There are approximately 2,000 species of jellyfish worldwide yet only less than 100 or so are actually thought of as dangerous and can cause harm to human and animal life. It is true that jellyfish can still sting even after they have died. This is because jellyfish do not consciously sting. Each of their tentacles can be equipped with stinging cells that automatically release venomous barbs when the cells come into contact with an object. This is done as a defense mechanism to keep jellies safe from predators. It does not work on sea turtles however. Interestingly enough these turtles can eat jellyfish without getting stung or poisoned.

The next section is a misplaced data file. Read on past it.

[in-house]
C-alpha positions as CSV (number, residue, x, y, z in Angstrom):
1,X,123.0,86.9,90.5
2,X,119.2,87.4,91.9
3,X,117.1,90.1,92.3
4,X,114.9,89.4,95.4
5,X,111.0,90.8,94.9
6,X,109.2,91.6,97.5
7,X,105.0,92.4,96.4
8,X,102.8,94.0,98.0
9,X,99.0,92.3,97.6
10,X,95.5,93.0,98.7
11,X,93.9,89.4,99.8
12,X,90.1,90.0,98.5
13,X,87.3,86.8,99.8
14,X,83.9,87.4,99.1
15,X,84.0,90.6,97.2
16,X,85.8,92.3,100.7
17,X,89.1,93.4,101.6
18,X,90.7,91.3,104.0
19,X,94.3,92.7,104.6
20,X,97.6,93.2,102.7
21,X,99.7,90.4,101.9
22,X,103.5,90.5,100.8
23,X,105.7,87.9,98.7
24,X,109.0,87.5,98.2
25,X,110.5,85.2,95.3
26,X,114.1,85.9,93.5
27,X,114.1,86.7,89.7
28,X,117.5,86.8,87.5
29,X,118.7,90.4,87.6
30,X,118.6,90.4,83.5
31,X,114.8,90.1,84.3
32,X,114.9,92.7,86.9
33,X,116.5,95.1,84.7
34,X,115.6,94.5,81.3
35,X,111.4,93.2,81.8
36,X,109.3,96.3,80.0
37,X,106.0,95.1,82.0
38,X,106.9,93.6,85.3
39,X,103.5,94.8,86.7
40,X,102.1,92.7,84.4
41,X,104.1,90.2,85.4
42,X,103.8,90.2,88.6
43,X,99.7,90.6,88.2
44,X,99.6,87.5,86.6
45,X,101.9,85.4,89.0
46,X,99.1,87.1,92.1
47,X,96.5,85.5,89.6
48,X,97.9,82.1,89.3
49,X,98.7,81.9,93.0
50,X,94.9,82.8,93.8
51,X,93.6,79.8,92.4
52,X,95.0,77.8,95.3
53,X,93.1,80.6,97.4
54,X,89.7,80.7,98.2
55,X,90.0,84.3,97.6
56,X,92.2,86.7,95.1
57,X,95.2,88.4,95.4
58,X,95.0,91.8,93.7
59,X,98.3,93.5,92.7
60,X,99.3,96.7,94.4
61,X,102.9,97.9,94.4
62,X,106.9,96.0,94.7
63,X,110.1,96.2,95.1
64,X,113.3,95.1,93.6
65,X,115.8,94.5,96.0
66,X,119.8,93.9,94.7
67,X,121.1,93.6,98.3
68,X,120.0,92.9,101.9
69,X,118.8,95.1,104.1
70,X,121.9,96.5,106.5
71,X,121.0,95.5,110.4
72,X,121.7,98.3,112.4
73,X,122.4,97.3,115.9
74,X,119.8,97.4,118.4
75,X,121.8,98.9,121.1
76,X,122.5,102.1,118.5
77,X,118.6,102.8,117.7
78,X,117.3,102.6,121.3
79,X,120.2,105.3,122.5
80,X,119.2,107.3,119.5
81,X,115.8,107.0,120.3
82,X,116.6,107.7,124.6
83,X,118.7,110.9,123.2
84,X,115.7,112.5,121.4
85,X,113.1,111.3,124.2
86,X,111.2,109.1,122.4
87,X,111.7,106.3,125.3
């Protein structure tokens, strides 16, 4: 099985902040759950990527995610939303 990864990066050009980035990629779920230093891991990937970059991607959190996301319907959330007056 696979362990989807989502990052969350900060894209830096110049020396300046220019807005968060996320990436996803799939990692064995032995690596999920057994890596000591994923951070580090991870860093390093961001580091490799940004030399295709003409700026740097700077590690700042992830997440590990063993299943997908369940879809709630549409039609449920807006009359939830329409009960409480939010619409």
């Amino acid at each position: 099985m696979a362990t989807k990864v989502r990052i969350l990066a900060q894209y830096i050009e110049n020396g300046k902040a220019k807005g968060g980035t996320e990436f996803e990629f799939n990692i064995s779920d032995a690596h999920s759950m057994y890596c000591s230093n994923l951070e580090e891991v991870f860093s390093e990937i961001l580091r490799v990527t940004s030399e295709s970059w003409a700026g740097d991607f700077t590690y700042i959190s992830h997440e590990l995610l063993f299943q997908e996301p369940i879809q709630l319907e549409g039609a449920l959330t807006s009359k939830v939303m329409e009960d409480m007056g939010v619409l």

What may come as a surprise to most is that jellyfish can even still sting you when they have died, washed up on a beach and dried up. The tentacles (even if they are no longer connected to the jellyfish) can still sting and it is for this reason that these jellyfish or their parts should never be picked up or stepped on. Some jellyfish are more poisonous than others; however all can cause quite a bit of pain if they sting an individual.